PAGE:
December 15, 2012

The "more guns" fallacy

One incredible conservative idea is that more guns will prevent more gun deaths. Not surprisingly, the facts prove this fantasy wrong:

More Guns, More Mass Shootings—Coincidence?

America now has 300 million firearms, a barrage of NRA-backed gun laws—and record casualties from mass killers.

By Mark Follman
In not a single case was the killing stopped by a civilian using a gun. Moreover, we found that the rate of mass shootings has increased in recent years—at a time when America has been flooded with millions of additional firearms and a barrage of new laws has made it easier than ever to carry them in public.Do Armed Civilians Stop Mass Shooters? Actually, No.

Five cases commonly cited as a rationale for arming Americans don't stand up to scrutiny.

By Mark Follman
As I reported recently in our in-depth investigation, not one of the 62 mass shootings in the United States over the last 30 years has been stopped this way. More broadly, attempts by armed civilians to intervene in shooting rampages are rare—and are successful even more rarely. (Two people who tried it in recent years were gravely wounded or killed.) And law enforcement overwhelmingly hates the idea.

Those pesky facts haven't stopped the "arm America more!" crowd from pressing the argument with alleged examples of successful armed interventions. The problem is, the few examples they keep using—in which they depict plain old folks acting heroically and with definitive results—fall apart under scrutiny.
The answer is not more guns

A trendy argument suggests we'll be safer if more people carry guns. It's dangerous, wrong and terrible policy

By Alex Seitz-Wald
When I reached out to five of the country’s most prominent researchers into gun violence, they were uniformly critical of the “more guns” approach and Goldberg’s argument for what they saw as an ignorance of the overwhelming body of social science research that shows unequivocally that more guns equals more deaths. Some used nasty words like “garbage” and “atrocious.”

“My first impression is that this essay should be used as a case study for high school and college debate teams across the country. It is one of the best crafted arguments for a particular position I have ever read,” said Arthur Kellermann, a prominent firearms safety researcher now at the RAND Corp. But he also called the research cited “highly selective, and therefore misleading.” “I am surprised that the editors didn’t ask their national correspondent why he didn’t bother to talk to at least one mainstream criminologist, policy analyst, physician or public health researcher.”

Fred Rivara, an epidemiologist at the University of Washington, added in an email: “There is no data supporting his argument that the further arming of citizens will lessen the death toll in massacres like the one this week in Connecticut. There are in fact rigorous scientific data showing that having a gun in the home INCREASES the risk of violent death in the home.”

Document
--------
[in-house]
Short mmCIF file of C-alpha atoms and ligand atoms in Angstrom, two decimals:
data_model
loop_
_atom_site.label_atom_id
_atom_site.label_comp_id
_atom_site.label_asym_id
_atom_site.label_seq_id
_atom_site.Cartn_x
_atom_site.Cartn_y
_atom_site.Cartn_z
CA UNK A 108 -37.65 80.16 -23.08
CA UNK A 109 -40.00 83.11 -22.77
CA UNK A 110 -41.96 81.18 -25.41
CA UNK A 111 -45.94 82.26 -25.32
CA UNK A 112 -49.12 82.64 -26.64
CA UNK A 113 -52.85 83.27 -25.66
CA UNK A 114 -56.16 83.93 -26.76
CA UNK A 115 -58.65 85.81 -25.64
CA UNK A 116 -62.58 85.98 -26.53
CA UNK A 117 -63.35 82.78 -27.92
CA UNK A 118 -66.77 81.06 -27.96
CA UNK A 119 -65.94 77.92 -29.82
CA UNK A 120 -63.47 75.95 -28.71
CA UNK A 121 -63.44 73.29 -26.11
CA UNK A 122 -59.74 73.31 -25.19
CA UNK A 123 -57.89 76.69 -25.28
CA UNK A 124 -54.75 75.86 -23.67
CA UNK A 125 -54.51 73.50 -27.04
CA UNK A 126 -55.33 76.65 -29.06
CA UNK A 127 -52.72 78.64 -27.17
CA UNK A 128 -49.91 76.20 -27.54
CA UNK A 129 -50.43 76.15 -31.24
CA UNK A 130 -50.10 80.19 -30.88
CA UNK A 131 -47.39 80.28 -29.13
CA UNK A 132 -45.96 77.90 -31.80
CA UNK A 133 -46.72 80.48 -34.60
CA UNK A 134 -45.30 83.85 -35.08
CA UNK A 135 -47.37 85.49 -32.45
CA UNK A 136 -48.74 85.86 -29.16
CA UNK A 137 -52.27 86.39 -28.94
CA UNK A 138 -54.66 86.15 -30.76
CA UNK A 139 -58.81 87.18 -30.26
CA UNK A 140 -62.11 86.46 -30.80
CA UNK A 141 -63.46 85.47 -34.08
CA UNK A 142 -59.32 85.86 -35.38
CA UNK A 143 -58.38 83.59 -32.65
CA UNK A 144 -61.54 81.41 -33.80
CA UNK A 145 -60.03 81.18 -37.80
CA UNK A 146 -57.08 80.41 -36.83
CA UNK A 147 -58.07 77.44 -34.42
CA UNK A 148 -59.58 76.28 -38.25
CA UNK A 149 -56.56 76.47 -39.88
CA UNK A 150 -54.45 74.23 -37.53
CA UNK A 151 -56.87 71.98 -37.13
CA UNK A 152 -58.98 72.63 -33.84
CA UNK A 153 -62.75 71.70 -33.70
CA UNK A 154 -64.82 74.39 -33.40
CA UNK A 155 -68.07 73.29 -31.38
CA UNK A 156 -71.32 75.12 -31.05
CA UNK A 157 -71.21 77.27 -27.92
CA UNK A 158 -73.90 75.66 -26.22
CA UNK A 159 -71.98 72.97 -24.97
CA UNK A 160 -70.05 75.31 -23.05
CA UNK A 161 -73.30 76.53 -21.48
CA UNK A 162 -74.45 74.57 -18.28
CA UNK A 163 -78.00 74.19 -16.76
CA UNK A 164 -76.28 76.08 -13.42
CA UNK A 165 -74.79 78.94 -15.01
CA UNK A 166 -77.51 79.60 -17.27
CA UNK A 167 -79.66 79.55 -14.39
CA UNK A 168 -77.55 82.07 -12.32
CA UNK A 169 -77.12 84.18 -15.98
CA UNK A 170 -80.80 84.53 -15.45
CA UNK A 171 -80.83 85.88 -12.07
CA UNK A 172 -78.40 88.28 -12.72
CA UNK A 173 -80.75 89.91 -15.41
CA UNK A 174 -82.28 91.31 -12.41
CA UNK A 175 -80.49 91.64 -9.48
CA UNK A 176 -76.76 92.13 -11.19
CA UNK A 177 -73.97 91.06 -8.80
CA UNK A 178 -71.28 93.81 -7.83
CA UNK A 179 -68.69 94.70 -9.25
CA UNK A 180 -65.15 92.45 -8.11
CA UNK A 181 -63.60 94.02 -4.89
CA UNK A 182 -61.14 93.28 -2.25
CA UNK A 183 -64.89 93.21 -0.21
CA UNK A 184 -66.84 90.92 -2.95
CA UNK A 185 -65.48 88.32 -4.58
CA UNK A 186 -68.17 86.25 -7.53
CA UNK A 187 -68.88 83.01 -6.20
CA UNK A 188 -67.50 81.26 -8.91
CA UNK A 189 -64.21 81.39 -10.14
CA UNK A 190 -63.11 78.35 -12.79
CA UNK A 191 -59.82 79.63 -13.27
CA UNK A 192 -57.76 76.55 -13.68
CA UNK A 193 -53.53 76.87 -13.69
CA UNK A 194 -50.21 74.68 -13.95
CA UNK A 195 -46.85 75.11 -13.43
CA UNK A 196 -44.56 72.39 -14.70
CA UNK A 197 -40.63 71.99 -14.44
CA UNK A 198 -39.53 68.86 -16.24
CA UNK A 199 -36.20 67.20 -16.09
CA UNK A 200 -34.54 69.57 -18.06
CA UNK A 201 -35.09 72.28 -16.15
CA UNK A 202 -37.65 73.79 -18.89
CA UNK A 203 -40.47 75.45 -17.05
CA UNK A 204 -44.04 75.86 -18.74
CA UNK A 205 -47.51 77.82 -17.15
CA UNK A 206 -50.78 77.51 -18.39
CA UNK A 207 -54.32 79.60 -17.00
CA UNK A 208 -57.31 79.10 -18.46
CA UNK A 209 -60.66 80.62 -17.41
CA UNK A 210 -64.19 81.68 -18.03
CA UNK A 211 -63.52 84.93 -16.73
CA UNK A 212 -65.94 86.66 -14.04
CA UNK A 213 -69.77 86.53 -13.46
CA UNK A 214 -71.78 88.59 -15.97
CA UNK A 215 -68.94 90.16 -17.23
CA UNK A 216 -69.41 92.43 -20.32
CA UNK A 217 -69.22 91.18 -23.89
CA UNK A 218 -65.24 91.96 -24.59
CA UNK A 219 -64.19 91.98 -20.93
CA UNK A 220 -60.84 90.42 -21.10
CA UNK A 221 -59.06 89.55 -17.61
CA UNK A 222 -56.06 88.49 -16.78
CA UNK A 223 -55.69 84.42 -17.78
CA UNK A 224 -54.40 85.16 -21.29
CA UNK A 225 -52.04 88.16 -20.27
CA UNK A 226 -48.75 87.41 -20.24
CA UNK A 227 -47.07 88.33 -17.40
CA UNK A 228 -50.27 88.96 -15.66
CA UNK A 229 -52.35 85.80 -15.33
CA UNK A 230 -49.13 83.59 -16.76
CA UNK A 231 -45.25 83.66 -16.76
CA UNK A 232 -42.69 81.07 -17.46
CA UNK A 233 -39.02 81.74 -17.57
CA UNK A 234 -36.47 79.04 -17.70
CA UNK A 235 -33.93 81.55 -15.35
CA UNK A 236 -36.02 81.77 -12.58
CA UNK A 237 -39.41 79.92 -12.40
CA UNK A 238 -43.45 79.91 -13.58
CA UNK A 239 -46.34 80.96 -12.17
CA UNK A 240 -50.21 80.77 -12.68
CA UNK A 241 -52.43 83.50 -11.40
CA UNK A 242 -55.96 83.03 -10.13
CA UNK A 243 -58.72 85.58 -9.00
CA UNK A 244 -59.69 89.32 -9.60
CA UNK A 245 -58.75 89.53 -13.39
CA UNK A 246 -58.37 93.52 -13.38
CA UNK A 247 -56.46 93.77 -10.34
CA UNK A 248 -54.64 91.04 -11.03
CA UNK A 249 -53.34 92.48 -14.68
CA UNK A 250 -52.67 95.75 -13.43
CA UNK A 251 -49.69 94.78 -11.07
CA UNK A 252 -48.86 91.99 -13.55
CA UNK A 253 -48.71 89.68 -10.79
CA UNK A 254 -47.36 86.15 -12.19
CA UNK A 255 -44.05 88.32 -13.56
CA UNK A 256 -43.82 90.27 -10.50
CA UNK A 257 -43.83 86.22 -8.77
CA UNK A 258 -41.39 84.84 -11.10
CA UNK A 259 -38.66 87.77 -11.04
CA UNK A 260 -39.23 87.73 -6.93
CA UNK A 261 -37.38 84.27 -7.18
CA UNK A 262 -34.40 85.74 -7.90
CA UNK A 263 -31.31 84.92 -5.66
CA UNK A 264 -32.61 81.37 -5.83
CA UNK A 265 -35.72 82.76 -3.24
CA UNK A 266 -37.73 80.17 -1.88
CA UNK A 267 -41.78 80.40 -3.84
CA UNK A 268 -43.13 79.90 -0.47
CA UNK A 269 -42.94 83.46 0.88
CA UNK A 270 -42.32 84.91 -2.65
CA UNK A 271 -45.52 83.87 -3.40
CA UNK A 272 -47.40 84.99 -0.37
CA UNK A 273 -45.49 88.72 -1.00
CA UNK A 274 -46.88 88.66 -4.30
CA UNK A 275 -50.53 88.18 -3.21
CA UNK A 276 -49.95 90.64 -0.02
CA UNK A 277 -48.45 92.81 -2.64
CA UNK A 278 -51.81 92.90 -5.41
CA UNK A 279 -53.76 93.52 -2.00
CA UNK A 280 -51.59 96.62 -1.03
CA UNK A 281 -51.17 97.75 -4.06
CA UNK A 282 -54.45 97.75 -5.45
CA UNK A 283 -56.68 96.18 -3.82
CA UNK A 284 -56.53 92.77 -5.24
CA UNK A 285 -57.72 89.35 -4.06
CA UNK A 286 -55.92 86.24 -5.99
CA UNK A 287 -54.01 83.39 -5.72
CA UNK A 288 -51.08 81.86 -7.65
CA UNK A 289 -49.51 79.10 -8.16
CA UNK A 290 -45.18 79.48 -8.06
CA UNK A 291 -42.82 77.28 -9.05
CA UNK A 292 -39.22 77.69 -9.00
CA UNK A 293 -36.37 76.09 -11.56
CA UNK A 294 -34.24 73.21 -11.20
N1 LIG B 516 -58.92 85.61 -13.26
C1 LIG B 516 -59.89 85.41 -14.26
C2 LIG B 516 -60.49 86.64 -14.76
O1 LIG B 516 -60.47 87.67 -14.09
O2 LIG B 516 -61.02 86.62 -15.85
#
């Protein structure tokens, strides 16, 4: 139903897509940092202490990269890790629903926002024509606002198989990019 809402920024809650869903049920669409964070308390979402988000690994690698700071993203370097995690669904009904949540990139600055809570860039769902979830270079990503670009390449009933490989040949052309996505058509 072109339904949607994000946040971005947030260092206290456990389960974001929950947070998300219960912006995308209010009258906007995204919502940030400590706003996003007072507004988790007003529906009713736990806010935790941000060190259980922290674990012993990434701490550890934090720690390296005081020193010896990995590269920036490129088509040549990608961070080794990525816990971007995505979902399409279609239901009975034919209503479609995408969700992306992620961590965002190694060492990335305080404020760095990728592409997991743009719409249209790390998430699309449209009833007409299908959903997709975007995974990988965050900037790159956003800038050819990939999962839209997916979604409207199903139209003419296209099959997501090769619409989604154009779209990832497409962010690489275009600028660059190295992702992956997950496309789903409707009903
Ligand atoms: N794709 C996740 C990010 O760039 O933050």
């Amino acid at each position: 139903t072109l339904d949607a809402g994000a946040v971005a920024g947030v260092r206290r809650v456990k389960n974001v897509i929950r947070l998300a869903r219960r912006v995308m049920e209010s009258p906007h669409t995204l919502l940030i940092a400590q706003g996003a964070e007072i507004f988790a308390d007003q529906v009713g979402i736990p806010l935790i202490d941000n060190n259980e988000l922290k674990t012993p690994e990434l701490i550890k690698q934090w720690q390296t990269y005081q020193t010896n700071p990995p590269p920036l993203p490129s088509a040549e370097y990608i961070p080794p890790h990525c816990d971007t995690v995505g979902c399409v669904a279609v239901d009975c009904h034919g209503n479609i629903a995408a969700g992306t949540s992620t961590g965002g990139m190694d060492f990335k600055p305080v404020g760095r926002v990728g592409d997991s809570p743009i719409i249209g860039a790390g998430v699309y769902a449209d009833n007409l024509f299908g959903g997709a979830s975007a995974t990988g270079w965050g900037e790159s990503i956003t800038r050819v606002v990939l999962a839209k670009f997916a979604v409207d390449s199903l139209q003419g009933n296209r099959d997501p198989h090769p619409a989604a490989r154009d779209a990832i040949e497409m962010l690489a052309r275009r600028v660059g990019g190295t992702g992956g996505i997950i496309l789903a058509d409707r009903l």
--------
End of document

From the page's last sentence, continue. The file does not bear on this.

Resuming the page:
Penn Study Asks, Protection or Peril? Gun Possession of Questionable Value in an AssaultIn a first-of its-kind study, epidemiologists at the University of Pennsylvania School of Medicine found that, on average, guns did not protect those who possessed them from being shot in an assault. The study estimated that people with a gun were 4.5 times more likely to be shot in an assault than those not possessing a gun.

Arm the teachers?

A particularly stupid variation of this idea is to arm schoolteachers so they can shoot a shooter before the shooter shoots them.

Guns, Risks, and Safety

By Alan JacobsLast month the faculty at Wheaton College, where I work, were all made to watch a video about what to do if we received word through our recently installed campus-wide information system that there was an intruder on campus. I’m sure that the Newtown massacre encourages our Risk Management people to believe that this was time well-spent (and that the money invested in the information system was well-spent, too). But leaving aside the question of whether in a moment of crisis anyone will remember what they saw on the video, it was still addressing something that has almost no chance of ever happening. Meanwhile, in my twenty-eight years on the faculty here I have never received any training in dealing with depressed and anxious students, something that I have to do on a weekly if not a daily basis. Such day-to-day challenges just aren’t dramatic enough to prompt a mandatory video session.

Two: This same warning against implementing policy decisions based on vivid-but-very-unlikely events applies to the people who are claiming that the answer to school massacres is arming our teachers. It’s especially ironic that this recommendation comes almost invariably from people who also believe in smaller government, because their chosen response to tragedy would be a government-mandated logistical quagmire: some government agency would have to buy the guns, train the teachers, set and enforce policies about gun storage and appropriate use, and so on and so on. And of course all this would just leave teachers with less time to confront the real and often quite serious problems they face every day.

I could write a very long blog post listing what’s wrong with the plan to arm teachers, especially the various unintended consequences that would spring from such a policy implemented nationwide. We can be absolutely sure that within a few years more people would be killed by teachers who fired their weapons accidentally or in misplaced anger or fear, or by students who stole their teachers’ guns, than have ever been killed in school massacres like those in Newtown and Columbine.
For more on gun control, see Gun Facts and Fallacies and Newtown Shootings Show America's Pathology.

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